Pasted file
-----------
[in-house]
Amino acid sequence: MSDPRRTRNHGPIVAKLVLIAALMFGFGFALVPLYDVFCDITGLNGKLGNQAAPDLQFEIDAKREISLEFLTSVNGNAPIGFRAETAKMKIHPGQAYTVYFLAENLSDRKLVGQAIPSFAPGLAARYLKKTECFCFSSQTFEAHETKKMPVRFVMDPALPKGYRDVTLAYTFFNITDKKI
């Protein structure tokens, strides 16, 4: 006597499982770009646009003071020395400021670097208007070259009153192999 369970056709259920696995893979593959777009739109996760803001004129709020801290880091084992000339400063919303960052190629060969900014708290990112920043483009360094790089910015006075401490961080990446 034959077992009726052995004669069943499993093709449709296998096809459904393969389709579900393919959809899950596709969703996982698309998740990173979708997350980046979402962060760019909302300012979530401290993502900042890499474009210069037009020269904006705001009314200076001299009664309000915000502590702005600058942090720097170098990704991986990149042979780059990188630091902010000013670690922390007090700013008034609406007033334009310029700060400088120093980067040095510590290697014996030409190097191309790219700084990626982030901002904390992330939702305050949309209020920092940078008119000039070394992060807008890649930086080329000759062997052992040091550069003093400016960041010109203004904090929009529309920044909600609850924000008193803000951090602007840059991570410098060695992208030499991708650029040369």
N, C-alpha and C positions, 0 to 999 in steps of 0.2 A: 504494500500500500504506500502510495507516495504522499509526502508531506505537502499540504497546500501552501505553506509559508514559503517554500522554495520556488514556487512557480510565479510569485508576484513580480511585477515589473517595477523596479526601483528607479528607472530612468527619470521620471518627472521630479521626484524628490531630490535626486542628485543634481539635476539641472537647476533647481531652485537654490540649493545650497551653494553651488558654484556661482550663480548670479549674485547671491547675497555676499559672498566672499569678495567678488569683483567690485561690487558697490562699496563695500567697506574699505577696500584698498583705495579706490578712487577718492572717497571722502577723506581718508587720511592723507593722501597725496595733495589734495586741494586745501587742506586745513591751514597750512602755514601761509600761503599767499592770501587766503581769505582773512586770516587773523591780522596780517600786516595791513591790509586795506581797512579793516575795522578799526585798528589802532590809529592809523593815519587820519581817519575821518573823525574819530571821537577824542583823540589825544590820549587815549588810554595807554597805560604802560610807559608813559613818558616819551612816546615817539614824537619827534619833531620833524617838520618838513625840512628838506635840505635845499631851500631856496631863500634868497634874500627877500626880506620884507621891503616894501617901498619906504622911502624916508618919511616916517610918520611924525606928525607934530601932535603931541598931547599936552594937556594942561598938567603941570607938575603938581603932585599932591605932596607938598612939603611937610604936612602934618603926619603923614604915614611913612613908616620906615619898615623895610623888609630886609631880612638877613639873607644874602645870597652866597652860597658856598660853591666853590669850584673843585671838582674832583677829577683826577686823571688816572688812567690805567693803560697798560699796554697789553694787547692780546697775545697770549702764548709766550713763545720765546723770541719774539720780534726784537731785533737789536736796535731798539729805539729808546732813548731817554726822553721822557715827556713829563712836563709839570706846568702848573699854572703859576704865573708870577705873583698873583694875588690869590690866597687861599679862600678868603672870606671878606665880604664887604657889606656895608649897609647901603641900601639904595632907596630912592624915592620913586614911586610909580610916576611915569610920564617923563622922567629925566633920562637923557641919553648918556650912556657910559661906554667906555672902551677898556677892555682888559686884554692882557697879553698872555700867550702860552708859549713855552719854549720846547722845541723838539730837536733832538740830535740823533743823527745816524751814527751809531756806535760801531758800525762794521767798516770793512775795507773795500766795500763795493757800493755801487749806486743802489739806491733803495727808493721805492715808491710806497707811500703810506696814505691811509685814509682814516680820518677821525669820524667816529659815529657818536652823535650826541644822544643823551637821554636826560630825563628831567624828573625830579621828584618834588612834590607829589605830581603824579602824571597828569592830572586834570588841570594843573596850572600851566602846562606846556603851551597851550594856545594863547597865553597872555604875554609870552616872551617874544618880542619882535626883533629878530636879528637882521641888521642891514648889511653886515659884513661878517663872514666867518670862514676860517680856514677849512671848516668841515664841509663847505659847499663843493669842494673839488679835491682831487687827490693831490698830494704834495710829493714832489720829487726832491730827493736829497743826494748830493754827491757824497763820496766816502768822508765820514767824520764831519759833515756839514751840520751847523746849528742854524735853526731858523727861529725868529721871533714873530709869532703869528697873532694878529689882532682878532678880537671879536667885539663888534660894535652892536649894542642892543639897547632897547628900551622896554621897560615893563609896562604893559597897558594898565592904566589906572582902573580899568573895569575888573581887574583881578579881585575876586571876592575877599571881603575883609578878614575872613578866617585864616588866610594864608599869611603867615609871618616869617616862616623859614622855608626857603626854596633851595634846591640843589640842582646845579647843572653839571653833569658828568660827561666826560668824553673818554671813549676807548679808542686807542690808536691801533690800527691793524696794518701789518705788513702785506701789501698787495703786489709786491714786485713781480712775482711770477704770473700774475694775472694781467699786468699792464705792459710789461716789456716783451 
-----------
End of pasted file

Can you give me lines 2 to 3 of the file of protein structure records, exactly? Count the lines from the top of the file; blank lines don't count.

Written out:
Amino acid sequence: MSDPRRTRNHGPIVAKLVLIAALMFGFGFALVPLYDVFCDITGLNGKLGNQAAPDLQFEIDAKREISLEFLTSVNGNAPIGFRAETAKMKIHPGQAYTVYFLAENLSDRKLVGQAIPSFAPGLAARYLKKTECFCFSSQTFEAHETKKMPVRFVMDPALPKGYRDVTLAYTFFNITDKKI
């Protein structure tokens, strides 16, 4: 006597499982770009646009003071020395400021670097208007070259009153192999 369970056709259920696995893979593959777009739109996760803001004129709020801290880091084992000339400063919303960052190629060969900014708290990112920043483009360094790089910015006075401490961080990446 034959077992009726052995004669069943499993093709449709296998096809459904393969389709579900393919959809899950596709969703996982698309998740990173979708997350980046979402962060760019909302300012979530401290993502900042890499474009210069037009020269904006705001009314200076001299009664309000915000502590702005600058942090720097170098990704991986990149042979780059990188630091902010000013670690922390007090700013008034609406007033334009310029700060400088120093980067040095510590290697014996030409190097191309790219700084990626982030901002904390992330939702305050949309209020920092940078008119000039070394992060807008890649930086080329000759062997052992040091550069003093400016960041010109203004904090929009529309920044909600609850924000008193803000951090602007840059991570410098060695992208030499991708650029040369």